Lobels seeks funds abroad for further expansion


BULAWAYO — One of the country’s major bakeries, Lobels Bread Holdings, has seen bread production at its Harare plant going up 20% to 250 000 loaves a day after the successful installation of $5,8 million semi-automated machinery in the last quarter of 2013.

The baker, which almost collapsed under the burden of $14 million debt, has been rehabilitated by a consortium of banks.

The firm is battling to claw back market share, having lost ground to Innscor’s Bakers’ Inn and Proton Bakeries.

Lobels Bread chief executive officer Ngoni Mazango said major shareholders were seeking additional capital this year to further increase output at both the Harare and Bulawayo bakeries.

“In Bulawayo, we are producing an average of 100 000 loaves per day, but we are seeking more capital to improve production this year, although I cannot say much at the moment.”

He said the company now owned by banks NMB, FBC, CBZ, Capital Bank and Metbank — under the vehicle Altiwave — was forced to seek the capital from outsiders as the country was facing a shortage of cash in the economy.

“Banks are struggling as well so it means seeking the capital from other alternative sources.”

He said power outages were pegging back production at the company’s two bakeries.

“We are sometimes forced to use 100 litres of fuel per hour to power generators which is very expensive.” — The Source


    • Being a Food Safety specialist – I took a much deeper keen interest on the photo that was used by the journalist and wondered how you allowed such a photo to be used. Image in the food industry is a sensitive issue – it affects customers perception.

      Okay this is what I noted:

      1). The man in the picture – he is not wearing a hair net to cover his hair. But a butcher hat, that was fine in days before we knew more about food safety – A hair net would cover his ears and hair to prevent ear wax or hair falling into product. In the past I have bought bread with hair and had wondered how it got in there.

      2) The man in the picture is sweating excessively – it would mean the work environment is hot and therefore not adequately controlled. A bakery environment is naturally hot from the ovens used to bake bread. Your air extraction system is either not working or is not enough or would mean the equipment placement is highly congested not allowing for a free flowing of air. Result is workers are sweating and sweating over the in process bakery products.

      3) The man in the picture is weighting a dough product – using bare hands and an open environment. Risk – dust/yeast and moulds/hair/ear wax/E-coli from dirty hands or poor cleaned/weevils from the flour/ would contaminate the dough = dental injury from physical items such as loose stones from within the factory environment would contaminate your product.

      4) The man in the picture is dirty to say the least – looking at his facial expression, says it all. I am just here for the pay check. Food safety is not a culture at Lobels.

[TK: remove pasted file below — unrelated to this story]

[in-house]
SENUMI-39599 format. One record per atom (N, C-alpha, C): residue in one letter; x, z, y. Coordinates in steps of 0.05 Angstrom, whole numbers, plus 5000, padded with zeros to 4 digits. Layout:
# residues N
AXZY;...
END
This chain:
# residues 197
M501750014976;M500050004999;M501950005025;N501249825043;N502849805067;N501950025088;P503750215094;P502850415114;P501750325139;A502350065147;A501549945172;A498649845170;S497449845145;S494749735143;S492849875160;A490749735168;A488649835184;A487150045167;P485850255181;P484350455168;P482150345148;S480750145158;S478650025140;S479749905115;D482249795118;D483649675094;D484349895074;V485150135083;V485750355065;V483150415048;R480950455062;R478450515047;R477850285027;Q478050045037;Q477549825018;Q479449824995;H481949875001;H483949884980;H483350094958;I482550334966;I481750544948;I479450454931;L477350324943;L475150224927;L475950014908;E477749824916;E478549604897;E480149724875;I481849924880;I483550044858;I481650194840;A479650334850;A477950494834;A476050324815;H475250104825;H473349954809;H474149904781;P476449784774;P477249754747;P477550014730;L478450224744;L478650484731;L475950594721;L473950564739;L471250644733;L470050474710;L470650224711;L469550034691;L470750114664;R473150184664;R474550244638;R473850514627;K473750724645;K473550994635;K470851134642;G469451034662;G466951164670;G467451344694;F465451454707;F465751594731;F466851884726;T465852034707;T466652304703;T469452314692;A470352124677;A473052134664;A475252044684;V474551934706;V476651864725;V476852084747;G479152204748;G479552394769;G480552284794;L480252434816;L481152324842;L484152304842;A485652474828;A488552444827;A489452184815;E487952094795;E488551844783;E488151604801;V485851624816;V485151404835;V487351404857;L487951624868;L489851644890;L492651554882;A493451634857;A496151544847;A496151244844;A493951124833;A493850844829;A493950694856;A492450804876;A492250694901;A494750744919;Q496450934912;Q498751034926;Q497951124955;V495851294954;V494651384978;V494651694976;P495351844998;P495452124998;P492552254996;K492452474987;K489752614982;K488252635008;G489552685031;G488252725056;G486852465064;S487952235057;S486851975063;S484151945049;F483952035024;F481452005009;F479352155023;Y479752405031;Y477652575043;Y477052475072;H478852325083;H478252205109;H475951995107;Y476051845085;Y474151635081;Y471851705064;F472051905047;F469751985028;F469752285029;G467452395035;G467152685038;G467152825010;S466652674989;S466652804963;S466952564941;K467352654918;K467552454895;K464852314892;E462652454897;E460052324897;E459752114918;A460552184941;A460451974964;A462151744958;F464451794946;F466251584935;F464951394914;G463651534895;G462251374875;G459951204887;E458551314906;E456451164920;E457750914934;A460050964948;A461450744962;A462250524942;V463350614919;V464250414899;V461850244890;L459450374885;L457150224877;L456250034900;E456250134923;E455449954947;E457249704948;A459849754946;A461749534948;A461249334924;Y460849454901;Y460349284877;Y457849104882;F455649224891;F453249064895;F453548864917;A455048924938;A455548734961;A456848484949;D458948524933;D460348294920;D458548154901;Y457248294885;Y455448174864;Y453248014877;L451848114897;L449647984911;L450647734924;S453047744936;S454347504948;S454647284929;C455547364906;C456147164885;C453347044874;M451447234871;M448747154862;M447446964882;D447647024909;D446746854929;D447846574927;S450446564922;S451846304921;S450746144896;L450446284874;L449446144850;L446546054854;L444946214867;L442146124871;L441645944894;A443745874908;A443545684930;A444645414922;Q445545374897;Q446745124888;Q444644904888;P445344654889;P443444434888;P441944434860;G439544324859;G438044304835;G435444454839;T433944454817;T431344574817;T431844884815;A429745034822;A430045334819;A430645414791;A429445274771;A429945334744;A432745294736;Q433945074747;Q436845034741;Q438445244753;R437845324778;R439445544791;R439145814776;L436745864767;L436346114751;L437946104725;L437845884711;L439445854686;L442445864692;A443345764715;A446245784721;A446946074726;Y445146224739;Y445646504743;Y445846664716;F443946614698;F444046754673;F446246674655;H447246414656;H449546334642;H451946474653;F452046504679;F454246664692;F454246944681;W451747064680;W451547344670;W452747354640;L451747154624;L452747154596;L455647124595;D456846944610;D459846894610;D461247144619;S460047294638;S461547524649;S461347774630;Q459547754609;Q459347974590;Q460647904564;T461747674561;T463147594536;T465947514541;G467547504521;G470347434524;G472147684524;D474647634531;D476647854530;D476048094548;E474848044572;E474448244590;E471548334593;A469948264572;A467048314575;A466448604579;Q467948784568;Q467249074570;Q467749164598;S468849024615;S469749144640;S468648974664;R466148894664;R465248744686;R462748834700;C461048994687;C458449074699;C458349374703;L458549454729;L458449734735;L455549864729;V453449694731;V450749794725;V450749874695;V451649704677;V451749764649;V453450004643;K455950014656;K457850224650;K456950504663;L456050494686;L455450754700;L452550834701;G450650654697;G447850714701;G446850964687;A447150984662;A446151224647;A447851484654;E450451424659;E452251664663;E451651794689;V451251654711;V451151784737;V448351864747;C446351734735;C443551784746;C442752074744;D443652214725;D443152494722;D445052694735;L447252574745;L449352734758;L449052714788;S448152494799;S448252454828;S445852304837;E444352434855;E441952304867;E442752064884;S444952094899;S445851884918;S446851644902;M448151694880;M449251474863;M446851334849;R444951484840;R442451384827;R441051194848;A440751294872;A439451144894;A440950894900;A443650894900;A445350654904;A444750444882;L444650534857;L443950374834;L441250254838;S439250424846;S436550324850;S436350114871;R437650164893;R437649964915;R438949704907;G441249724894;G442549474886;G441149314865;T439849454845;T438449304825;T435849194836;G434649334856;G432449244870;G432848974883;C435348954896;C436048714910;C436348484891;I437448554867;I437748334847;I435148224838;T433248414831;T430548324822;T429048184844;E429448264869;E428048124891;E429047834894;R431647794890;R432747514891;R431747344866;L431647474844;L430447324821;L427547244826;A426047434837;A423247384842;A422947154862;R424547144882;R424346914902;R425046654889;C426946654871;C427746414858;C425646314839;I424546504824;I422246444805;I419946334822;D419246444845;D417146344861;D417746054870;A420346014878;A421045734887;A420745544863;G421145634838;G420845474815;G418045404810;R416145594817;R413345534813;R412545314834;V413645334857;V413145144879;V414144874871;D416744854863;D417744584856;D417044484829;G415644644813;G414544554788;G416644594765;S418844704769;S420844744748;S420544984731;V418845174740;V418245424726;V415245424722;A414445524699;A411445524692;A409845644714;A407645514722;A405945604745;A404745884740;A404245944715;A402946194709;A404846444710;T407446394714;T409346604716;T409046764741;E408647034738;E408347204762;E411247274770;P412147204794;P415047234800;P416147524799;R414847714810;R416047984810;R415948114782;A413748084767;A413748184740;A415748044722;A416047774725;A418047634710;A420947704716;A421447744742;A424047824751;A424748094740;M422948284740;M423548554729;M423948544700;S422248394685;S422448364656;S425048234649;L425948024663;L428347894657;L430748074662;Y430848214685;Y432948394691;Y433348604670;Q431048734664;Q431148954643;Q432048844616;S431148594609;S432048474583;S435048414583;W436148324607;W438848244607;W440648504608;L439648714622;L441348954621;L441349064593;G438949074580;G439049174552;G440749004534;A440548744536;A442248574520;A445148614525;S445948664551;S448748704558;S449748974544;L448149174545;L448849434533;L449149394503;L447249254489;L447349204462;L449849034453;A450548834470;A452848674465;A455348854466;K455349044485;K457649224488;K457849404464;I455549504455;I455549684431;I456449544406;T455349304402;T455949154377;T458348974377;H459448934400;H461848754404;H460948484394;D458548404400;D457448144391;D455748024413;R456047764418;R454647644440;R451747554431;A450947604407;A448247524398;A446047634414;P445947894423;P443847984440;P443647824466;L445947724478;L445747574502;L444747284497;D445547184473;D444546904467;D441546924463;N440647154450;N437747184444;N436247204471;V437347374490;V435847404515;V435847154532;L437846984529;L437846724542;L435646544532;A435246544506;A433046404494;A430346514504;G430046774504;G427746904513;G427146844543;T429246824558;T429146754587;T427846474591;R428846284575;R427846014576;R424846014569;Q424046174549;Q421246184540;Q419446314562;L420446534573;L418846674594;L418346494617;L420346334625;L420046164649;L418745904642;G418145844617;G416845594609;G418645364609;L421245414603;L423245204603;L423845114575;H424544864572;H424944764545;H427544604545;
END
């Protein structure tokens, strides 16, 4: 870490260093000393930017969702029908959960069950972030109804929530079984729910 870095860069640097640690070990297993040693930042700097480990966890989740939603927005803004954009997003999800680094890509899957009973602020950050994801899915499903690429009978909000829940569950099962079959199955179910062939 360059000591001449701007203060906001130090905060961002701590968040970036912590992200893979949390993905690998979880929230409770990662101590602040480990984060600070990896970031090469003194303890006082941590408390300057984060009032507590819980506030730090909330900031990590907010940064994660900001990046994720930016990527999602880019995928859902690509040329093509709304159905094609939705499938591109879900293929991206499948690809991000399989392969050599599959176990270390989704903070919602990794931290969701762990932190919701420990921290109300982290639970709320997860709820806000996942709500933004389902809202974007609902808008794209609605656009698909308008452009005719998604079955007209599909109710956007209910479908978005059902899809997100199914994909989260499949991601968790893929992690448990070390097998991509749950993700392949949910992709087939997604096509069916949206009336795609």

5) The main in the picture – is wearing dirty PPE and apron. Very heavy soiled. Quality control is sleeping on the job.

      6) A production manager or supervisor/qc is wearing a red cap inside the factory with no mop cap to cover his hair – it appears to be a culture in the company of making sure we eat hair products.

      7) A gear box to a piece of machinery is exposed – oil/grease would be spilling our from here. And if it is not food grade would contaminate the environment.

      I would say a lot of things by what this picture is telling me. One you do not have a policy for controlling visitors, and taking of photos. Most food factory control use of cellphones inside the factory. In fact in most factories cellphones are not allowed inside the factory.

      As a food safety specialist. I was concerned about what I saw and what I buy. No doubt I will be telling my family not to buy Lobels, I already do not buy Bakers Inn bread, TM, OKs bread. These places are shocking – especially Baker’s Inn Bulawayo.

      • xx, wakaoma shamwari you better go and work there as a chief Quality Controller. I’m sure Lobels would hire you to improve operation standards. Your analysis of the picture brings the real true scenario in the lobels bakery plant.

  1. When I was growing up as a pre-teen in the 1970’s Lobels Bread was a brand name;ISO certified etc. I remember my mother sending us to the shops to buy strictly Lobels bread and not (according to her) the sub-standard Proton bread.Now it seems the tables have turned the other way.You only have to visit their Beatrice Road factory to see how the cookie has crumbled for this once great company.The effects of our ill-thought out black empowerment policies of 51 percent indiginisation.

  2. Guyz here in Zim the lifestyle it’s getting poor & poor. the standard of Zim is 50 50 neSomalia. gud example hakuna buther risina nhunzi. we are far behind South Africa with 100years.

  3. lobels is a clear example amoung many others of what NORMALLY happens to a formerly white owned company when it is put in black hands. mabhoyi tinonyadzisa.

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